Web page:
The Pilgrimage Experience
The Pilgrimage Experience
- What can the ritual of Pilgrimage tell us about deepening the sacred dimension of life?
- What spiritual state or benefit are pilgrims ultimately looking for?
- How do they know and express it, if and when they find it?
Over a hundred years ago, Mark Twain wrote that “Travel is the death of prejudice,” But it’s not just any kind of travel because some forms of modern, mass tourism, can reinforce our prejudices. This program reveals the power of intentional travel, and how pilgrimage — a journey of spiritual transformation — has long proved to be one of the most genuine practices to help nourish the soul and help dispel the fear of the other. For this reason, famed mythologist Joseph Campbell pronounced that “enlightened travel” would be one of the ways human beings can stave off the catastrophe that comes from the fear or hatred of the other races or religions.
Pico Iyer is one of the most revered and respected travel writers alive today. He was born in England, raised in California, and educated at Eton, Oxford, and Harvard. His essays, reviews, and other writings have appeared in Time, Conde Nast Traveler, Harper’s, the New Yorker, Sports Illustrated, and Salon.com. His books include Video Night in Kathmandu, The Lady and the Monk, Cuba and the Night, Falling off the Map, Tropical Classical, and The Global Soul. They have been translated into several languages and published in Europe, Asia, South America, and North America.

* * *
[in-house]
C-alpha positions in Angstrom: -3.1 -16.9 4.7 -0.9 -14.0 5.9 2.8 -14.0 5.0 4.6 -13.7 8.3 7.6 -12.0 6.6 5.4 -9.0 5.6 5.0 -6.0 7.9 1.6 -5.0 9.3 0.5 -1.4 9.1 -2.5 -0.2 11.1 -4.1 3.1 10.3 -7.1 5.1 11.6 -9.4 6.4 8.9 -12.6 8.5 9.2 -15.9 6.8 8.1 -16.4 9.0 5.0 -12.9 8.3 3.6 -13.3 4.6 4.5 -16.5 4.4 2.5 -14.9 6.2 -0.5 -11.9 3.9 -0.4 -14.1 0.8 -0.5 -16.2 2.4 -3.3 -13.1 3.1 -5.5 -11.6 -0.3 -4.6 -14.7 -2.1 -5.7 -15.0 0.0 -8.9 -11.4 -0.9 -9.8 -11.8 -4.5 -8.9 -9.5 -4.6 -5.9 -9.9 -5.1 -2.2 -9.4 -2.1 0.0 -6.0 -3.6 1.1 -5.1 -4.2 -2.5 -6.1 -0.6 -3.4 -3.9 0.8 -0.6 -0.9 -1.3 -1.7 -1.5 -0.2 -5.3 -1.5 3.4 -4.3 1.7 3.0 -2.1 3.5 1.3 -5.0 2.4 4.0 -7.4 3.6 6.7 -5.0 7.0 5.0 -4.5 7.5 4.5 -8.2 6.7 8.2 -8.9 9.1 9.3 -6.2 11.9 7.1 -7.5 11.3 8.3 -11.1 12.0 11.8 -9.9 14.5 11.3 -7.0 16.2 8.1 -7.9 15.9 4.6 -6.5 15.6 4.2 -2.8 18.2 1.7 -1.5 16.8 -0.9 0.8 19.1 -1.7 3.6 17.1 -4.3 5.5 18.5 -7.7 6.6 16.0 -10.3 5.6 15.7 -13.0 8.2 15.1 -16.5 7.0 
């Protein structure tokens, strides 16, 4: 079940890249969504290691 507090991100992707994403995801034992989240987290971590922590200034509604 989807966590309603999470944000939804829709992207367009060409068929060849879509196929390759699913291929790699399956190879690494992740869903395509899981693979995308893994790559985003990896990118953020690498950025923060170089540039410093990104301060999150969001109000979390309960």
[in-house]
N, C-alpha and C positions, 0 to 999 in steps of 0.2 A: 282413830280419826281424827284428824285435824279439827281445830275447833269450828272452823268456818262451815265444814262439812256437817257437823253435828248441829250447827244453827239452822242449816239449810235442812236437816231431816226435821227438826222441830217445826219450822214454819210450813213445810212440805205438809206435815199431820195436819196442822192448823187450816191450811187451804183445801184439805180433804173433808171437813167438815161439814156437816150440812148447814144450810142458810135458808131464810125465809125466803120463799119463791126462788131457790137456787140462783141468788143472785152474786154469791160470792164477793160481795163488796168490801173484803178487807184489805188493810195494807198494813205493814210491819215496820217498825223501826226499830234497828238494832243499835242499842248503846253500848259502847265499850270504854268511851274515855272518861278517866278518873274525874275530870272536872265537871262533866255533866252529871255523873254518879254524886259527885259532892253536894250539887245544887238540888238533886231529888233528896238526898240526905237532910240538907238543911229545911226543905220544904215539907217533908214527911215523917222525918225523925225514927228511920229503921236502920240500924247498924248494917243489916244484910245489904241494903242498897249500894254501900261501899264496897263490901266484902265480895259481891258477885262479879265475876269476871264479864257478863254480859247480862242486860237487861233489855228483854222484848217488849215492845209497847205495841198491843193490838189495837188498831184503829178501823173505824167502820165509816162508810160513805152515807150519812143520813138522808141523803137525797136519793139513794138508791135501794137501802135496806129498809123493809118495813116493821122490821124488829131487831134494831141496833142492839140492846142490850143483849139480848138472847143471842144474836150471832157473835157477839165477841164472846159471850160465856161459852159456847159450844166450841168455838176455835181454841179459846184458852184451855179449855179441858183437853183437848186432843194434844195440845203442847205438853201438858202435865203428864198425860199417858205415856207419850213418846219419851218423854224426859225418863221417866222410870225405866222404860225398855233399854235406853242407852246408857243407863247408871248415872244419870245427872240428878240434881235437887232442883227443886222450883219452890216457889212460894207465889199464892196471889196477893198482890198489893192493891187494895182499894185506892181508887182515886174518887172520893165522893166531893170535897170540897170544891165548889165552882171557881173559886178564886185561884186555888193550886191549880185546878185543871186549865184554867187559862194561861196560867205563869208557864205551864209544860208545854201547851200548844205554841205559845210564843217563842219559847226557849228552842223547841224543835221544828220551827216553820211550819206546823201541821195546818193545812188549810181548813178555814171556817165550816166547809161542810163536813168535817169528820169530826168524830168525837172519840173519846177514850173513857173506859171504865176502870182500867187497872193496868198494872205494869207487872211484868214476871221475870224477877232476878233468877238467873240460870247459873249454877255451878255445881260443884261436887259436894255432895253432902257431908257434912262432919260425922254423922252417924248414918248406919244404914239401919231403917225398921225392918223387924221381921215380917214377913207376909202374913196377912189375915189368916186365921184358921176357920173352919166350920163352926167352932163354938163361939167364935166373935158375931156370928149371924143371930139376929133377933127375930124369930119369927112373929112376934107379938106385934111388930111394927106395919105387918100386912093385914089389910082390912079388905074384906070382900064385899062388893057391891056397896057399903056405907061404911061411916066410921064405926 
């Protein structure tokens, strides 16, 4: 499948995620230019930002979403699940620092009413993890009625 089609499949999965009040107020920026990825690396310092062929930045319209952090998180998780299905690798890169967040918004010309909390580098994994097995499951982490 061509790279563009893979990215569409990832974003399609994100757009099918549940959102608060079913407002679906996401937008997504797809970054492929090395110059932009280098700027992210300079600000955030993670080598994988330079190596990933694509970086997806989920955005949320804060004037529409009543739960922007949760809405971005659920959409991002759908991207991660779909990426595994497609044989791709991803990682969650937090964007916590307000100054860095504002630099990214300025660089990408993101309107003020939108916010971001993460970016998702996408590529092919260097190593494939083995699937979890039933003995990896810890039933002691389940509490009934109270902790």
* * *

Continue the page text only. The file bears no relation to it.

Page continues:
Zoila Mendoza Ph.D.
Zoila Mendoza Ph.D. was born and raised in Peru where she obtained her B.A. and Licenciatura degrees in Anthropology from the Pontificia Universidad Católica del Perú. She then received her Master’s and Ph.D. from the University of Chicago Anthropology Department and is currently a Professor of Native American Studies at the University of California, Davis. Dr. Mendoza’s work has focused on the study of festivals, music, and dance in the Peruvian highlands and among Andean migrants in the nation’s capital. A daughter of Andean migrants herself, she has dedicated her career to scrutinizing the complexities and relevance of such practices, crucial for understanding Andean society and Peru at large. Her work lies at the crossroads of anthropology, history, ethnomusicology, dance, performance, and Native American studies. Her current research concentrates on revealing core Andean forms of knowledge and memory through close analysis of the sensory experience of performers and festival participants.
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